A Noise Downstairs

Written by Linwood Barclay

Review written by Ali Karim

Ali Karim was a Board Member of Bouchercon [The World Crime & Mystery Convention] and co-chaired programming for Bouchercon Raleigh, North Carolina in 2015. He is Assistant Editor of Shots eZine, British correspondent for The Rap Sheet and writes and reviews for many US magazines & Ezines.

A Noise Downstairs
RRP: £18.99
Released: July 12, 2018

Barclay returns following his recent ‘Promise Falls’ trilogy with a mystery novel that will make the reader question reality alongside his protagonist, the academic Paul Davis. Like the eponymous noise downstairs (from the mysterious typewriter), little is as it seems. Barclay’s work grows more mysterious with each novel, and A Noise Downstairs is decidedly strange.

When college academic Paul Davis, spots a fellow colleague Kenneth Hoffman driving with a broken tail-light; he follows in order to tell him. Hoffman pulls into a deserted yard and behaves strangely when confronted by Davis. The latter discovers two dead women in the trunk of Hoffman's car. He was clearly trying to hide the bodies. A struggle ensues between the two academics which results in Paul receiving a serious head injury. Hoffman's luck worsens and a passing patrol car stops and he is caught (literally red-handed) and subsequently incarcerated, whilst Paul ends up in hospital. Following his release, Paul battles Post-Traumatic-Stress-Disorder that is a result of the events from that fateful evening; one that haunts his dreams.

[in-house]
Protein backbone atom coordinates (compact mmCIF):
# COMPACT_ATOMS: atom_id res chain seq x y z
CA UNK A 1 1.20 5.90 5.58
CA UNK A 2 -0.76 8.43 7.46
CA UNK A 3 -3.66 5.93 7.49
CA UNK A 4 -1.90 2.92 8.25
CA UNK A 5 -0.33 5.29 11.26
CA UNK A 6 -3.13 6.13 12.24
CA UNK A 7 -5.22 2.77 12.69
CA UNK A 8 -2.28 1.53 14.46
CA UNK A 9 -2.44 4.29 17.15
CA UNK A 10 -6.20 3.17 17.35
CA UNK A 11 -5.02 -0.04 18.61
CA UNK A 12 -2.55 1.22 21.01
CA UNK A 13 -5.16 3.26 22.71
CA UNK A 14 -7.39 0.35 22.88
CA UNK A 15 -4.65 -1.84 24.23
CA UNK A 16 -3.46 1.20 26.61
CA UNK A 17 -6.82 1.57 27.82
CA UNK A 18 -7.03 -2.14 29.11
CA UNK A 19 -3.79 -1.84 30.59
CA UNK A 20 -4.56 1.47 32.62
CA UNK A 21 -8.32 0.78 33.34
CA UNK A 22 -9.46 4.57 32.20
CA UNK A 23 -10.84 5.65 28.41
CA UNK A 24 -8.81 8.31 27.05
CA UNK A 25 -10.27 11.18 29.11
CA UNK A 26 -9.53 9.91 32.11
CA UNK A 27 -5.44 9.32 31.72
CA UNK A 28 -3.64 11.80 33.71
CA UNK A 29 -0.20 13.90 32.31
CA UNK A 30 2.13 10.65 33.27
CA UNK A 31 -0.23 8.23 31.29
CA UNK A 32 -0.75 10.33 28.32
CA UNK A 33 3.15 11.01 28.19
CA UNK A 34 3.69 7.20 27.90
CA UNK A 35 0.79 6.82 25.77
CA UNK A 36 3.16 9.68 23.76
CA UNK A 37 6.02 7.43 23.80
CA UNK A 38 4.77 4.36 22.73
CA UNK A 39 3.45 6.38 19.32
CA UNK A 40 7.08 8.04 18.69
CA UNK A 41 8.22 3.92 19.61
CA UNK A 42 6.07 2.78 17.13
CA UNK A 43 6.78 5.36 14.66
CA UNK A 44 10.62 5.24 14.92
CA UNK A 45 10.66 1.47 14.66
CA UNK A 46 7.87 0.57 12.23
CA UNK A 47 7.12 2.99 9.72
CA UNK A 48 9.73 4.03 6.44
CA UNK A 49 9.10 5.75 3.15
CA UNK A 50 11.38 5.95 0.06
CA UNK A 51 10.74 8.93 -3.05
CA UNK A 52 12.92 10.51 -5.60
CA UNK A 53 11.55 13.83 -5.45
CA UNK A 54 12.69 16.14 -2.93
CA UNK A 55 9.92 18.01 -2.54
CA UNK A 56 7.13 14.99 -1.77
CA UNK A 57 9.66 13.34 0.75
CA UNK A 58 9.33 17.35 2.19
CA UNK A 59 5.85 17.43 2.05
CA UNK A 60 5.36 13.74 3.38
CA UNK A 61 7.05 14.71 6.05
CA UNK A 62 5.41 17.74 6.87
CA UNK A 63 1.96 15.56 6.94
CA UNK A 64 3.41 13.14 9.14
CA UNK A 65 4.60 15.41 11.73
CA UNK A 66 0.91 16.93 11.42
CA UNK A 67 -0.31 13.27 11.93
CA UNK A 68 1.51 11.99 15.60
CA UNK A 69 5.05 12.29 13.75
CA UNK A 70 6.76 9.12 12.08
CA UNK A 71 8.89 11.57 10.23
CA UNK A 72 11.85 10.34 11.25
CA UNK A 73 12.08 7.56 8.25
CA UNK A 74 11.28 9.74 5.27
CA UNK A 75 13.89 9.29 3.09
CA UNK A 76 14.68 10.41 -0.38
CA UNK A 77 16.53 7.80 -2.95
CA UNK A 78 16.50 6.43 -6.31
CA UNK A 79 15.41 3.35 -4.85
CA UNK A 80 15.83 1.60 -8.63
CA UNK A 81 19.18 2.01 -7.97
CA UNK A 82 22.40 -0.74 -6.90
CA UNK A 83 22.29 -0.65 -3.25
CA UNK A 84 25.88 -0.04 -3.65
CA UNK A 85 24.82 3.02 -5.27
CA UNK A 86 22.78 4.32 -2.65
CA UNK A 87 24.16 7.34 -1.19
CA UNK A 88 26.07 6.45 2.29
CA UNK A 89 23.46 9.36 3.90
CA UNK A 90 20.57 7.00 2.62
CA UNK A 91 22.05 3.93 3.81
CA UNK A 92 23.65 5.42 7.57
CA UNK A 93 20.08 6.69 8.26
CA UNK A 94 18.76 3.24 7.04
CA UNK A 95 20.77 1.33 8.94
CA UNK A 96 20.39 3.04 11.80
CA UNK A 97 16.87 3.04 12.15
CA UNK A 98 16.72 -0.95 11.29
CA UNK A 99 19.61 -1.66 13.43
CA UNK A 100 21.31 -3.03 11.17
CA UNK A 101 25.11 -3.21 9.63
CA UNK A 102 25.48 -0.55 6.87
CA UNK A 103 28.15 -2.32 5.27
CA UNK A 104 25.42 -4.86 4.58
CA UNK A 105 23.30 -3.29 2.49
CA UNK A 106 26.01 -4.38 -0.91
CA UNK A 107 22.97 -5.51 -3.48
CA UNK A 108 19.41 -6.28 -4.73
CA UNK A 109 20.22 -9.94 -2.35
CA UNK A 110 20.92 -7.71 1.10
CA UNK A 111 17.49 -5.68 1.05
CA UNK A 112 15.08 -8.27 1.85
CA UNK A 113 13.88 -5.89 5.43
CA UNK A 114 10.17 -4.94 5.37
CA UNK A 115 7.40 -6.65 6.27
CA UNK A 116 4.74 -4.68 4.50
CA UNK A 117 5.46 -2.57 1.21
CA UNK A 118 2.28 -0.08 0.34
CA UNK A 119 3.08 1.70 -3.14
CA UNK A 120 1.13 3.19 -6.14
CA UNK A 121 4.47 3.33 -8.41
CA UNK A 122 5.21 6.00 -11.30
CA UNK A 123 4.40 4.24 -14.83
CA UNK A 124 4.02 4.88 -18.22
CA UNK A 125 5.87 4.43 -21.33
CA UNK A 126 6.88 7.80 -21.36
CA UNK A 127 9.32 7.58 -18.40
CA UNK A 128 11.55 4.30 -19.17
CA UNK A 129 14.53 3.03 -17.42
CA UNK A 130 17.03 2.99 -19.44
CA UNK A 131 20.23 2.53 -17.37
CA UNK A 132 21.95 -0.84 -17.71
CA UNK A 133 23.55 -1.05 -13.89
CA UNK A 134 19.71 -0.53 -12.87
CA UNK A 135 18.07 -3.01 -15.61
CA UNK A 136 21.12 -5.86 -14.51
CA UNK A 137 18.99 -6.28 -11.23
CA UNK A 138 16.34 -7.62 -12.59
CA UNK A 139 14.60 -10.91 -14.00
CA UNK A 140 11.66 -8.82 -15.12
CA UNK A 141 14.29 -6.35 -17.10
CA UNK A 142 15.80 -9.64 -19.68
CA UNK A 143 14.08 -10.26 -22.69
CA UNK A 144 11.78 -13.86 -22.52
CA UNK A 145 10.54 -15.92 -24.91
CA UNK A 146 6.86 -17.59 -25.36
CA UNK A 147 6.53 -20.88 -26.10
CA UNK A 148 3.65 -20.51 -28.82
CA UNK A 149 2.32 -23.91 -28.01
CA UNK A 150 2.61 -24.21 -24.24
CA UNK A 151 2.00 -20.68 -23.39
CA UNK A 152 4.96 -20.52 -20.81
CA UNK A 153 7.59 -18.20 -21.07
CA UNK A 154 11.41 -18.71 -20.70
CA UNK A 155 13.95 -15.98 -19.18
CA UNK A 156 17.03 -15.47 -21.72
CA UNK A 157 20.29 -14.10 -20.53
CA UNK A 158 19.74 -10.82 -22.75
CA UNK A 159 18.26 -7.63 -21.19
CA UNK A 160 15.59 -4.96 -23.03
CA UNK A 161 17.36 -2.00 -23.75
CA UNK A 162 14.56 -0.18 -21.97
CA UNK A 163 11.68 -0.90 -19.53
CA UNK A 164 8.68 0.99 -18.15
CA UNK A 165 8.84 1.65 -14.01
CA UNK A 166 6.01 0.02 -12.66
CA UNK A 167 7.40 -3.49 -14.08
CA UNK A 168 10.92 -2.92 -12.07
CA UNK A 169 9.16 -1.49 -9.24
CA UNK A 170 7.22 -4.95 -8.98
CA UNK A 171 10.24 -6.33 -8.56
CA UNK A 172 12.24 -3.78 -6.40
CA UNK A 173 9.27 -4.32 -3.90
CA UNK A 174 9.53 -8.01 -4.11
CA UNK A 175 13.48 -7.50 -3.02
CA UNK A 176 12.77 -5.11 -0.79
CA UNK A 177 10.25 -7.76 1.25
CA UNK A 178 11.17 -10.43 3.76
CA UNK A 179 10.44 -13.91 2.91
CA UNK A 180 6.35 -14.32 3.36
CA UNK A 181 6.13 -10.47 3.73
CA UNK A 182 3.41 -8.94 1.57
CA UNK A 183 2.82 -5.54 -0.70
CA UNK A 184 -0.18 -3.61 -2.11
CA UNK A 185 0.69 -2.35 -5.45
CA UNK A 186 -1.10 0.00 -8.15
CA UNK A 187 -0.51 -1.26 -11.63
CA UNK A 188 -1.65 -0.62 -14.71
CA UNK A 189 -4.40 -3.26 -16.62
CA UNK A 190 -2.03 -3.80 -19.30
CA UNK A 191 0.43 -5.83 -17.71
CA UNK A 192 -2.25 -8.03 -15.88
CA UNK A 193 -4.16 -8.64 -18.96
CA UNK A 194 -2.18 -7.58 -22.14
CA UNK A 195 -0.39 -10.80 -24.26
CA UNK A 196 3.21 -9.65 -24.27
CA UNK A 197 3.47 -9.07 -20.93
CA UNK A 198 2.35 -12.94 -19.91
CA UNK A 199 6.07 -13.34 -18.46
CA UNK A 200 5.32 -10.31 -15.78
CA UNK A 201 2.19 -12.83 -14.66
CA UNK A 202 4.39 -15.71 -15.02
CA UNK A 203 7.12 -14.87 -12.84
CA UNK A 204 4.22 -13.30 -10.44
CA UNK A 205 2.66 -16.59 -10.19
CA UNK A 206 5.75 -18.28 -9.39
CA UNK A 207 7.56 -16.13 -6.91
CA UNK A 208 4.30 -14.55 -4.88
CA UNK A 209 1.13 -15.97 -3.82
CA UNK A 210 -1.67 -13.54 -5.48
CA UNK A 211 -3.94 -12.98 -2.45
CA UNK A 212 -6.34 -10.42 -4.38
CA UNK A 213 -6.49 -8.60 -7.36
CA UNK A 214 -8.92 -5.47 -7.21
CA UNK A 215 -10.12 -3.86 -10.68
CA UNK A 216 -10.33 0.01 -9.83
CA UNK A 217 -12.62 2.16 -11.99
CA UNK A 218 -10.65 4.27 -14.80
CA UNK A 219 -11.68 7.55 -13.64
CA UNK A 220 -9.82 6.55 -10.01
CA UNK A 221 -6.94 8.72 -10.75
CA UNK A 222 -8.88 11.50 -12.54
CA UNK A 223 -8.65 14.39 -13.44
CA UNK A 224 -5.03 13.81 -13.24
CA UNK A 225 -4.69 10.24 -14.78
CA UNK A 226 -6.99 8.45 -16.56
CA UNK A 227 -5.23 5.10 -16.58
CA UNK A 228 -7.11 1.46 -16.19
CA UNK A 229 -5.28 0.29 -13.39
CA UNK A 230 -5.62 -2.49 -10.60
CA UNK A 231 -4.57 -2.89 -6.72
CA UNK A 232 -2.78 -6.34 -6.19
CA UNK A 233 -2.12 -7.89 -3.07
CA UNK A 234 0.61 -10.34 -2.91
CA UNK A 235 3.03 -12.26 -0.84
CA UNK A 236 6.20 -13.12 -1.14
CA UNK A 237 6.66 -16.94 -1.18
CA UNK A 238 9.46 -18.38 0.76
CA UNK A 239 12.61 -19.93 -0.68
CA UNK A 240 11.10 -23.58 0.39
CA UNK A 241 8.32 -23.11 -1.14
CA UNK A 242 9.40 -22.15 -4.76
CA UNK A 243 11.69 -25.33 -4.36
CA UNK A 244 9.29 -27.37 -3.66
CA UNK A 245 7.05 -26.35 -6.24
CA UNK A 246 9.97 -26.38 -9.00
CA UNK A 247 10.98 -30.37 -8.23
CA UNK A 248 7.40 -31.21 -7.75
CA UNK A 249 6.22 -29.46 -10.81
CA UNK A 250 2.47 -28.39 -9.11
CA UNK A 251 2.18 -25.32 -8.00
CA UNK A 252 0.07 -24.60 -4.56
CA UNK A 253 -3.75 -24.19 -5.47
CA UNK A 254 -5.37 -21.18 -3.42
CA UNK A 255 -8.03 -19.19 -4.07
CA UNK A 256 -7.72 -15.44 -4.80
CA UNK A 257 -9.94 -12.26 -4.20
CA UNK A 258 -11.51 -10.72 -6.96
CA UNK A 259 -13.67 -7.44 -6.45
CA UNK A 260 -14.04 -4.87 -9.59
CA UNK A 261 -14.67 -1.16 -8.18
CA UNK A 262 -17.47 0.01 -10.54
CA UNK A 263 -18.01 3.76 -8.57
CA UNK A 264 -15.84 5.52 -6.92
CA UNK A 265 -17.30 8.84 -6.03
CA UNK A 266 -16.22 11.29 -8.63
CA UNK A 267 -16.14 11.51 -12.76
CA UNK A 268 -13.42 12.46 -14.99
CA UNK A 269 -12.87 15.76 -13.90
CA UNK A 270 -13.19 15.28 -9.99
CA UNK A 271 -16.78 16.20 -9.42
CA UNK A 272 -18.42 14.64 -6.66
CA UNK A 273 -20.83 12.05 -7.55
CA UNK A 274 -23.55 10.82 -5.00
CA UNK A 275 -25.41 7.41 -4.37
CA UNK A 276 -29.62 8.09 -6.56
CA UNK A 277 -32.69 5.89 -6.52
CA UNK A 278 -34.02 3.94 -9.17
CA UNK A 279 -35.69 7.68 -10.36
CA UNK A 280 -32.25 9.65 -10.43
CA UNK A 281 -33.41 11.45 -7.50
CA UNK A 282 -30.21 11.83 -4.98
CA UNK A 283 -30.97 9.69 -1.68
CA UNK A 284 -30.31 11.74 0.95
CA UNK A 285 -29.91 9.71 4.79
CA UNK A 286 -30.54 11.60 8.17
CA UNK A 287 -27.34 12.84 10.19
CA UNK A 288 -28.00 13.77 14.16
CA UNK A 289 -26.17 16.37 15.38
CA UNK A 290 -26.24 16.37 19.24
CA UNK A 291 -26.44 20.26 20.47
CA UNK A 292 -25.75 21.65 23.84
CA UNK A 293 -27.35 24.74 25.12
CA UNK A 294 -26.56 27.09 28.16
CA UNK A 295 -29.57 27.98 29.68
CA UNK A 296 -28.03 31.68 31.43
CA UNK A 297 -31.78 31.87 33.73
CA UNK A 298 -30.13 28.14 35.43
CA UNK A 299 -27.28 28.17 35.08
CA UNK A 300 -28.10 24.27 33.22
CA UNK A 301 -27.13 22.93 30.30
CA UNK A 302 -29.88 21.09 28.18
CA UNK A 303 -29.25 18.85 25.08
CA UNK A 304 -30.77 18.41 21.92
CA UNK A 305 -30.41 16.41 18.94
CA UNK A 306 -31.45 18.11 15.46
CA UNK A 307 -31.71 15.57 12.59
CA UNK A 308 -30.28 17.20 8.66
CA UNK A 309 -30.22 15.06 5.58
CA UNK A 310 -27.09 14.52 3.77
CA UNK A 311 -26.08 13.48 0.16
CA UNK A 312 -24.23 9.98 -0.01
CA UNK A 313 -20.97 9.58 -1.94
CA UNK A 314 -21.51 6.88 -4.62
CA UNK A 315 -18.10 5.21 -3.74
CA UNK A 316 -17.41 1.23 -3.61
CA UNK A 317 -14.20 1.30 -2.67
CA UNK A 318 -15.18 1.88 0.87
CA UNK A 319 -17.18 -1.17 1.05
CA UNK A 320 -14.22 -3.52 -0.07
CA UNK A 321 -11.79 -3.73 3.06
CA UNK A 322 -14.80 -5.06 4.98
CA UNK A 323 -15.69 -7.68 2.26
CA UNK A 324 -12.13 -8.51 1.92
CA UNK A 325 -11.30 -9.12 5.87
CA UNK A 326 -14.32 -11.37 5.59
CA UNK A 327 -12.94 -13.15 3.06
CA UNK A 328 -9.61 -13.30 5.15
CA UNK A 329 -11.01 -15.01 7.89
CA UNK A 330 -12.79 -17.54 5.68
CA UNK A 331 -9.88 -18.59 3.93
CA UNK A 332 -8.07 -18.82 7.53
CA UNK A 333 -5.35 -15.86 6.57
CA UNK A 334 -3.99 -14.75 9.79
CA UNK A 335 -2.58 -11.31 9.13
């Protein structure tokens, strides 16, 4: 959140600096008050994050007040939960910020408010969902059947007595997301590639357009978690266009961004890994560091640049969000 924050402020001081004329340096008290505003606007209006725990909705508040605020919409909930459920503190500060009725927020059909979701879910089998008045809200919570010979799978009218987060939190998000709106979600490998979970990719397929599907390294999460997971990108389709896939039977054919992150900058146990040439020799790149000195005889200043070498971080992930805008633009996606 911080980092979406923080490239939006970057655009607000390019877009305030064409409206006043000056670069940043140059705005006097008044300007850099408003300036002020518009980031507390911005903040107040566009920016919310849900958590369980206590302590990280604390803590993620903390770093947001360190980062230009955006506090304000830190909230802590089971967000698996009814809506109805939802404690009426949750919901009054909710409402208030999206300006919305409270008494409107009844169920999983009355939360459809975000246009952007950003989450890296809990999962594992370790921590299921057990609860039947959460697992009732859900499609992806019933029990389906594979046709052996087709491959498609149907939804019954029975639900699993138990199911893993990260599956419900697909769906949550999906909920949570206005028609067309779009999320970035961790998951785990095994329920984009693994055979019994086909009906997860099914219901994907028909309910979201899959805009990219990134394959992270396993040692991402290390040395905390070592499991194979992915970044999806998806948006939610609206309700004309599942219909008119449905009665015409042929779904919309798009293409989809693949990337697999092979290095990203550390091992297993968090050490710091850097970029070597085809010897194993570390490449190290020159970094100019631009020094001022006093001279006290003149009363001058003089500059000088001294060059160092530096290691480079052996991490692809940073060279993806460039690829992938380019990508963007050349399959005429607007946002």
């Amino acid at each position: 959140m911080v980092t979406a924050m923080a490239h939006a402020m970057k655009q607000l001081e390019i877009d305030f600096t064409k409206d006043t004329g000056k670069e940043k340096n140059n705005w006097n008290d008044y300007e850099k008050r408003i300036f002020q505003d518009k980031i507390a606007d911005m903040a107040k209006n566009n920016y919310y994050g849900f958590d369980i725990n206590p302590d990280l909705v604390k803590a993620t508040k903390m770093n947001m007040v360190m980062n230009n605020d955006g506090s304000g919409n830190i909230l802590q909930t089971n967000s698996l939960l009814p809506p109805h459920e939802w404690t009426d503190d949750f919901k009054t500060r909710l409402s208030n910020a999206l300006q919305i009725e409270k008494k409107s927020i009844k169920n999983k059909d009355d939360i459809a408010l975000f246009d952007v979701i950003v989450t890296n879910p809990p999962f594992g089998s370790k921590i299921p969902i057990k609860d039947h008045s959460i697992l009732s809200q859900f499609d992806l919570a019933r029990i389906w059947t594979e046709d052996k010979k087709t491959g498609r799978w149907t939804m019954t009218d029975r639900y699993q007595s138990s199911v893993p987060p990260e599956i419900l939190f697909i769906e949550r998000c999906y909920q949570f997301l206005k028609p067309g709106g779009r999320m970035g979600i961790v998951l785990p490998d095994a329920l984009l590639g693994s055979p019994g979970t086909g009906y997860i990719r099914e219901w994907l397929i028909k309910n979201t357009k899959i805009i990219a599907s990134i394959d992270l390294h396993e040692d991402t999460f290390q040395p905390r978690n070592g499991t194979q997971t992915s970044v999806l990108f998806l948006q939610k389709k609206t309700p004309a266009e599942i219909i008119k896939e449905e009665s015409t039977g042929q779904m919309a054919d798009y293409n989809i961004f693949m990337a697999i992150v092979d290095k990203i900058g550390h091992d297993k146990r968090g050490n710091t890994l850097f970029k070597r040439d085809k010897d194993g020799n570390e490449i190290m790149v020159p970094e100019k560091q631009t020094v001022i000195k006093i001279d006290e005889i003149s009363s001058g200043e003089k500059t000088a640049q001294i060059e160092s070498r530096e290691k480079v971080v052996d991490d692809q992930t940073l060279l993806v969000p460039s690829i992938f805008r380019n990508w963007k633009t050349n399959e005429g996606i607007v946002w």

In an effort to exorcize the memories and nightmares that plague him, Paul with agreement from his therapist Anna White, decides to research the background to the serial killer Kenneth Hoffman. Paul’s wife, the estate agent Charlotte even buys him an antique manual typewriter to help him in this task (to free his mind from the demons that haunt him), committing them to paper.

Paul has a son from his previous marriage who comes to visit, but this time the sleep over leads to a dispute as Paul accuses his son of using the typewriter at night, which Josh vociferously denies. Paul is convinced he heard the keys tap downstairs, but now he worries that he is losing his mind as he experiences gaps in his memory. In an attempt to patch up the dispute with Josh, visiting the ice-cream van that appears; though Paul notices that the ice-cream man might be Hoffman’s son, or is his mind playing tricks on him again?

Like all of Barclay’s work, it’s the characters that make the mystery come alive for the reader, for woven into the fabric of the narrative we have the background to Paul’s ex-wife and her new partner, we have Kenneth Hoffman’s family, the machinations of Anna’s life with her elderly father – which all striate the narrative and make for a compelling reading experience. 

You cannot trust all you see or in this case hear, for the narrative strands soon converge to shock the reader, propelling toward an unexpected dénouement, one that makes you think deeply. 

Hugely recommended, as it is a fast read, a very fast read.

As an aside, it was interesting to read Stephen King’s last novel The Outsider for thriller writer Harlan Coben ‘appears’ as a character in that excursion into The Weird. While Barclay’s A Noise Downstairs appears to be cut from a similar vine, complete with its own quotient of The Weird. But sometimes what appears as ‘paranormal’ has an explanation[s], and at other times perhaps it does not.

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